Sunday, September 28, 2014
Monday, September 22, 2014
What I learned is forever going to change how I look at the coaching process and teaching, in general. I know this is true and, from talking to the other coaches in attendance, I know others felt the same.
Here are 20 things mentioned in these two days that caused me to stop and ponder:
- How can your teachers trust each other if they've never been in each others' classrooms?
- Are your teachers a franchise or are they a team?
- Department Heads should be the model classroom.
- When using rubrics have the "top" line be created by the students.
- Students cause student achievement. Teachers do not cause student achievement. Therefore, coaches need to focus on students when they observe.
- You can't teach a student math. You teach a student how to learn math.
- Teachers should use their inclusion teachers to model expected behaviors, thinking, and discussions.
- Schools should do Emotional Walkthroughs. On a 1 - 5 scale what is the emotional level of each classroom?
- When you walk through your school, how many Wow!'s to you get?
- If students complete the exact work assigned they should get a "C." Go Beyond that for a "B" and go above B-work for an "A."
- A student's major work shouldn't be graded until the end of semester or year and students should have multiple opportunities to revise/edit.
- Students should be exposed to more book options. One teacher put 5 books on each of 20 tables at beginning of the school year. Students rotated, table to table, and scored the books based upon interest. At the end of one class period they had seen 100 books and should have seen a few that met with their satisfaction.
- The hardest part of teaching is when the students aren't there.
- Coaches, you have been hired by your school to change kid's behaviors.
- Homework should never be the same for the entire class.
- Teachers should have a 3 year commitment to kids: Spend time with them the year before they come to you. Spend time with all of the students on your grade level. Then spend time with them the year after you have them to see how they are doing.
- We tend to do vertical alignment without the students.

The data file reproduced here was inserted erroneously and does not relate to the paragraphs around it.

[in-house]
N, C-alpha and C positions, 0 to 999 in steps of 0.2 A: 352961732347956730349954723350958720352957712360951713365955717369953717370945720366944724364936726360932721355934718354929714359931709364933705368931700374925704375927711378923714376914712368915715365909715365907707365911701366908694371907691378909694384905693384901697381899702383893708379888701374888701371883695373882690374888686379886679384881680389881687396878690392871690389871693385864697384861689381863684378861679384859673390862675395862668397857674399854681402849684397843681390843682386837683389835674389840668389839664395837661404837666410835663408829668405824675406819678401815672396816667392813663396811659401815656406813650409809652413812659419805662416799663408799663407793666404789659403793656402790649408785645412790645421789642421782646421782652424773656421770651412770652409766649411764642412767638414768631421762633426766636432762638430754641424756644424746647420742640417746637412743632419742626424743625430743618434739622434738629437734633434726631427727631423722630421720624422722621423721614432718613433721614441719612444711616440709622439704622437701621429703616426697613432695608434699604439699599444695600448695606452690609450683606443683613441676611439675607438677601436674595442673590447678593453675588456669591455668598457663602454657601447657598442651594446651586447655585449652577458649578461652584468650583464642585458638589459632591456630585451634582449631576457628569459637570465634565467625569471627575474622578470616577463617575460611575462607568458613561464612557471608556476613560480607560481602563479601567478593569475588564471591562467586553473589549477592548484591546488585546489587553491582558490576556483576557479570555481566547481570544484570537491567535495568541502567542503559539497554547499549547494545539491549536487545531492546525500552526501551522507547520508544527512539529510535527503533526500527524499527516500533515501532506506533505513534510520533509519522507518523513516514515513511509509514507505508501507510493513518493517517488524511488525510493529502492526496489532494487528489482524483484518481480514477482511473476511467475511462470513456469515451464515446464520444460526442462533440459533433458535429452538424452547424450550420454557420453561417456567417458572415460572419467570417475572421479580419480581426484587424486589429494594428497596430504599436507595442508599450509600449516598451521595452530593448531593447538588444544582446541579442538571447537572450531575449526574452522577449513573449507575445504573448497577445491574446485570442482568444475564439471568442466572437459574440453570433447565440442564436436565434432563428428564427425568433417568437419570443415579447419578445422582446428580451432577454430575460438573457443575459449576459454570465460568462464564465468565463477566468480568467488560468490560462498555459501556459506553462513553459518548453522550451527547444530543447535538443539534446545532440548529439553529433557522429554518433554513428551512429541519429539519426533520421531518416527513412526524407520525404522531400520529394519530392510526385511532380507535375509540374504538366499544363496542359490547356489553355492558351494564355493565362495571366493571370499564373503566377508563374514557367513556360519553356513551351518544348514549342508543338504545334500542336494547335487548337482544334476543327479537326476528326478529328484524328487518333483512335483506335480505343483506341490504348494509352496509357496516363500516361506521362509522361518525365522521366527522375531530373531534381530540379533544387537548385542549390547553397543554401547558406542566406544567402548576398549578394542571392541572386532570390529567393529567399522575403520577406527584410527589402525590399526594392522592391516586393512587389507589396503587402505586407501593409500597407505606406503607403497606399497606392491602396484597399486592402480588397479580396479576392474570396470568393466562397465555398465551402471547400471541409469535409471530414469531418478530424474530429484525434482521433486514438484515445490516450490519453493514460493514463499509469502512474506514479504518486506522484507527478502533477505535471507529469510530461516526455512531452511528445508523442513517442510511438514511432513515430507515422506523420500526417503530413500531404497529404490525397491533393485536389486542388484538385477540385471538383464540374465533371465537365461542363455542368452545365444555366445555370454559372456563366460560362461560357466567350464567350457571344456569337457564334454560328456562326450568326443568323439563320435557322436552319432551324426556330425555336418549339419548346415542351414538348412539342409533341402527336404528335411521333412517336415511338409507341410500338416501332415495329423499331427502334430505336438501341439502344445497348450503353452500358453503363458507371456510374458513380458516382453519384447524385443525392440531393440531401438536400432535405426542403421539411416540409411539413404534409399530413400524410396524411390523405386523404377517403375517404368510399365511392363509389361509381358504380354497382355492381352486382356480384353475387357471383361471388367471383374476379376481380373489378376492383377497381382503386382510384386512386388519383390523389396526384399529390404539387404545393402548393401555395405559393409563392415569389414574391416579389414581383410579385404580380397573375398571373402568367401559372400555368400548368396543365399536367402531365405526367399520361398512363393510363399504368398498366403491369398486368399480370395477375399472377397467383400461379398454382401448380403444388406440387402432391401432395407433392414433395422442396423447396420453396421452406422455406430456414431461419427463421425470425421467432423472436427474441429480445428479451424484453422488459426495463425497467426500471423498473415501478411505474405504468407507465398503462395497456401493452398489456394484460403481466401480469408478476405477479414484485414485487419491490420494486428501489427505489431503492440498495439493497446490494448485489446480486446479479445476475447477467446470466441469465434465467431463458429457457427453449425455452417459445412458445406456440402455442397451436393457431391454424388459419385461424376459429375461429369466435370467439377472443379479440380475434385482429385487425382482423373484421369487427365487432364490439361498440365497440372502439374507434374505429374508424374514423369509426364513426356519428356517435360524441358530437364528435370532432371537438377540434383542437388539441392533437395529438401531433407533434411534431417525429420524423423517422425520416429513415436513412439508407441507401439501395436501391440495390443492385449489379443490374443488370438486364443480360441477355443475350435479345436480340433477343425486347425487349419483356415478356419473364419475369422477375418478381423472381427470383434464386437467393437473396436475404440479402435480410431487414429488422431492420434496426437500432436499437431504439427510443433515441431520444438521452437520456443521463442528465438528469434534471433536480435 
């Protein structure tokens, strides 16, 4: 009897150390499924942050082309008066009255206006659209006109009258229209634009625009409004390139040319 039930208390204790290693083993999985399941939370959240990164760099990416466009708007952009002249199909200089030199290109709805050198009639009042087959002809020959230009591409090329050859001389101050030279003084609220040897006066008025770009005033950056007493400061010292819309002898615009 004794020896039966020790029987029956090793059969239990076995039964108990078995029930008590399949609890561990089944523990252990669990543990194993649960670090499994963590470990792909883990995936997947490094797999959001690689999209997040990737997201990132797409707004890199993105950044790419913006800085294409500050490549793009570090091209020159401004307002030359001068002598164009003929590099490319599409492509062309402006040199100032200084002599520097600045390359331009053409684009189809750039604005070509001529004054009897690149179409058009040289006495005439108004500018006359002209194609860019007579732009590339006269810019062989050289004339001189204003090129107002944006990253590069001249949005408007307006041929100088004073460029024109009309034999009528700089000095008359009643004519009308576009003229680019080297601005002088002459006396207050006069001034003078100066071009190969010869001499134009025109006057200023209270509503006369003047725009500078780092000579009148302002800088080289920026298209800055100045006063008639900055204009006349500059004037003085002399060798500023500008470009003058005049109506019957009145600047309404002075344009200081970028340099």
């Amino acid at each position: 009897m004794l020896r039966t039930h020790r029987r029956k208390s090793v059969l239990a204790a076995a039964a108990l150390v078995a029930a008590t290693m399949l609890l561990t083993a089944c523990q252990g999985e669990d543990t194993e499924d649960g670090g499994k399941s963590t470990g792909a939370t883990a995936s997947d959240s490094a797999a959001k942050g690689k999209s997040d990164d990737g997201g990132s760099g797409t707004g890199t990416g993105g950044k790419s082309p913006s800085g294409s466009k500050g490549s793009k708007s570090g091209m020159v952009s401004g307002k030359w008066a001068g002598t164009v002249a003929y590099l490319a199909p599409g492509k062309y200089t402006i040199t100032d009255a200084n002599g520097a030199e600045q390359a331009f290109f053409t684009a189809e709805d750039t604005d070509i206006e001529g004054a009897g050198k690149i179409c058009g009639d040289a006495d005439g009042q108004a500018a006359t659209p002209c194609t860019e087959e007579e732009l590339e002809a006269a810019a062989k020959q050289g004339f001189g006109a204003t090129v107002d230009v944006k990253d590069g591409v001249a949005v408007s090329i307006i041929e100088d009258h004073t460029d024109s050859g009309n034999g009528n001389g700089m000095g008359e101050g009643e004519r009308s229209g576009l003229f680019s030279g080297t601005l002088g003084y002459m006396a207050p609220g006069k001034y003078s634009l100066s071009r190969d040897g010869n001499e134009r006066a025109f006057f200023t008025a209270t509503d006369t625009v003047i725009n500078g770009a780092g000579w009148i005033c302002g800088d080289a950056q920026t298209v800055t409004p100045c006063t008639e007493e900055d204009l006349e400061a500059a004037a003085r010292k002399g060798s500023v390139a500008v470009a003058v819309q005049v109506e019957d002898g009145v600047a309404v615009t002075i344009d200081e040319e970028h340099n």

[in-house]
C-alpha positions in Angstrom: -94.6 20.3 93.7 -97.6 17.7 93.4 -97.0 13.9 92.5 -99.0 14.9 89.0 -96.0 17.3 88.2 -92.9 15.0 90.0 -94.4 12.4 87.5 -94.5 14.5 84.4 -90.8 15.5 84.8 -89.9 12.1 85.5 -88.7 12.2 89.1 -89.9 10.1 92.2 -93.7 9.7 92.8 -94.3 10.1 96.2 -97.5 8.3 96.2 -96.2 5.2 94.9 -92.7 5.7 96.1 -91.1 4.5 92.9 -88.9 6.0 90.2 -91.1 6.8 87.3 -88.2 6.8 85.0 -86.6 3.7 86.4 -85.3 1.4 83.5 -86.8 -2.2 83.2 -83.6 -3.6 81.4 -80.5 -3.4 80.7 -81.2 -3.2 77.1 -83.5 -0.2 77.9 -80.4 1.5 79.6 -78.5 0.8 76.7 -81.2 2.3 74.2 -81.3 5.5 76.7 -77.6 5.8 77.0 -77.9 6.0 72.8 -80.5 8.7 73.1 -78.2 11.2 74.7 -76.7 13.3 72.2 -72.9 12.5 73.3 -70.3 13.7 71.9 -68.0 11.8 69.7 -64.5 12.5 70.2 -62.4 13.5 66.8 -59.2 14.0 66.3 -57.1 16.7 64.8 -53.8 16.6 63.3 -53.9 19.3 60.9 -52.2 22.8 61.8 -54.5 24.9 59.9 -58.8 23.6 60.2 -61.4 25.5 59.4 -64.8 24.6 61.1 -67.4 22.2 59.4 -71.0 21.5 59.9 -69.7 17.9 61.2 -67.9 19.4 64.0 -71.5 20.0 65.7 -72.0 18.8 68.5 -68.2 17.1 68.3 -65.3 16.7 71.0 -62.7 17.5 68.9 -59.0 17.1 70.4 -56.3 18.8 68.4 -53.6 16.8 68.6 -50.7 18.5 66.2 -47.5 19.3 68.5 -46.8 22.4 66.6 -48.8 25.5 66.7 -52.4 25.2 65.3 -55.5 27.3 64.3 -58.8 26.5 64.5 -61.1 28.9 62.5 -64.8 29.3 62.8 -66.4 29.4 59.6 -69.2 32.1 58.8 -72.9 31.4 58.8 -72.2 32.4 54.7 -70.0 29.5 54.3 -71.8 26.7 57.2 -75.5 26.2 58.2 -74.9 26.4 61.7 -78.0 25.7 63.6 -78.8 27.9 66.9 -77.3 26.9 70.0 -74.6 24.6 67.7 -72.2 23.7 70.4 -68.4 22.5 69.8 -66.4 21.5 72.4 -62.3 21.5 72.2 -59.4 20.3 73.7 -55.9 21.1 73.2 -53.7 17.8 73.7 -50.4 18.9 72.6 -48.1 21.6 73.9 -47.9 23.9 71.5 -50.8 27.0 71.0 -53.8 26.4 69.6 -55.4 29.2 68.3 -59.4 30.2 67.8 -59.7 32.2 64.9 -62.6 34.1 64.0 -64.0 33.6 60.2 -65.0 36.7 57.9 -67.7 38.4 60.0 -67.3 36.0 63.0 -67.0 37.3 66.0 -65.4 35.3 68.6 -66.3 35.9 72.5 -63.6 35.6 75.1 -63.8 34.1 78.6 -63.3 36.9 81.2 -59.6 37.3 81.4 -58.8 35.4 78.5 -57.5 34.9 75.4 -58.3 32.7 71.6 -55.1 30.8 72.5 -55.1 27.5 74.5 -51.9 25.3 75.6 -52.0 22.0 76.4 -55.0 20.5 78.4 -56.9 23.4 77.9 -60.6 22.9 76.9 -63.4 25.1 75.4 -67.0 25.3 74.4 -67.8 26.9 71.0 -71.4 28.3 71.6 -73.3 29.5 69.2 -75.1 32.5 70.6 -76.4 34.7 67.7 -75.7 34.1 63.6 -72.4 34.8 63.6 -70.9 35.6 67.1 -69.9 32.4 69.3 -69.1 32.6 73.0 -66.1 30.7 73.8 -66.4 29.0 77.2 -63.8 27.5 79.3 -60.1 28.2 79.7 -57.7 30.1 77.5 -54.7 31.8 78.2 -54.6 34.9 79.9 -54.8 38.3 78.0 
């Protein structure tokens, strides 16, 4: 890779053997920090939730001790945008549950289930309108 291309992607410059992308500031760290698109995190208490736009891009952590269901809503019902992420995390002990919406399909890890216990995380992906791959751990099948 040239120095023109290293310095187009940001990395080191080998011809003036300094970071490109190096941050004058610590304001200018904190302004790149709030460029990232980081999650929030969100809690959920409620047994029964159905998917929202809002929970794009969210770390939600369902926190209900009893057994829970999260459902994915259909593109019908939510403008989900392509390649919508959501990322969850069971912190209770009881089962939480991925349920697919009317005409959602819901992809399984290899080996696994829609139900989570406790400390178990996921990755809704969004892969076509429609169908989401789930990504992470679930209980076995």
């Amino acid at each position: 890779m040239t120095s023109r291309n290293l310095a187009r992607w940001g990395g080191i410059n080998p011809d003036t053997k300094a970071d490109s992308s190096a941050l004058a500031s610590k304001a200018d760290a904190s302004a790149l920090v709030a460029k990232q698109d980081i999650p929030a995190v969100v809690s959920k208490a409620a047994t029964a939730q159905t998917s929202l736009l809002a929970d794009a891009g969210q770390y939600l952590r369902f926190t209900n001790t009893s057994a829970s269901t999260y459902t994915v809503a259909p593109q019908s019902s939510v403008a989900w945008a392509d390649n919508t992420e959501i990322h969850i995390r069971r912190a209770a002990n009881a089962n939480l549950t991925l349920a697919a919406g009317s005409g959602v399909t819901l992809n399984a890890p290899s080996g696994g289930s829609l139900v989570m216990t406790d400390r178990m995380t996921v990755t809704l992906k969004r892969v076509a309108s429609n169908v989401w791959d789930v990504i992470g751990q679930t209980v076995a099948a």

- Instructional coaches should be evaluated on the teacher growth during the year.
- We were hired to bring discomfort to our school. We want a culture where our teachers are comfortable with discomfort.
- The biggest coaching mistake is to let teachers know what the coach is thinking before the coach knows what the teacher is thinking.
Sunday, September 21, 2014
Sunday, September 14, 2014
Sunday, September 7, 2014
Monday, September 1, 2014
Our school district uses Google Apps and, therefore, we have the ability to collaborate with people - in real time- from wherever they may be. And, we can share documents - placing them into folders accessible to our coworkers at any hour of the day and, even on holidays!
Today I organized our school's folders. In particular, there is a general "Planning" folder and inside that folder are folders for the four testable content areas. Inside each of these four folders are folders for each of the grade levels. Going to the next level we have Assessments, Lesson Plans, and other resource folders. And, eventually each of those will have folders within them.
The TRICKY part is the sharing of these folders. If you, for example, share the main Planning folder with everyone and allow them all editing rights, then everyone will be able to go down to the smallest file in the deepest folder and edit it. So someone, with no malicious thoughts, goes in and finds a file and starts editing it. Then they decide they want to move the file into their personal folder (a folder with no sharing rights). Suddenly, poof!, no other teachers see this file any more. It happens. Quite a bit.
After 6 years of using Google Apps, I know to go in and make the outer most folder "View Only." Teachers can make copies of any file they want and make it their own - leaving the original undisturbed. But what about this collaboration that is so great with Google Docs? That's where I go in and make conscious decisions about the rights of every folder - from the outside, in.
For example, if my 6th grade math teachers go inside the math folder and then open up the 6th grade folder they will find they have editing rights to everything inside of that folder. My 7th grade math folks have view only to the 6th grade folders - we don't want them accidentally removing or destroying an important file for the other teachers.
Google Docs are an incredibly great tool for teachers to use. Having someone in charge of the overall rights to the folders makes everyone a LOT happier.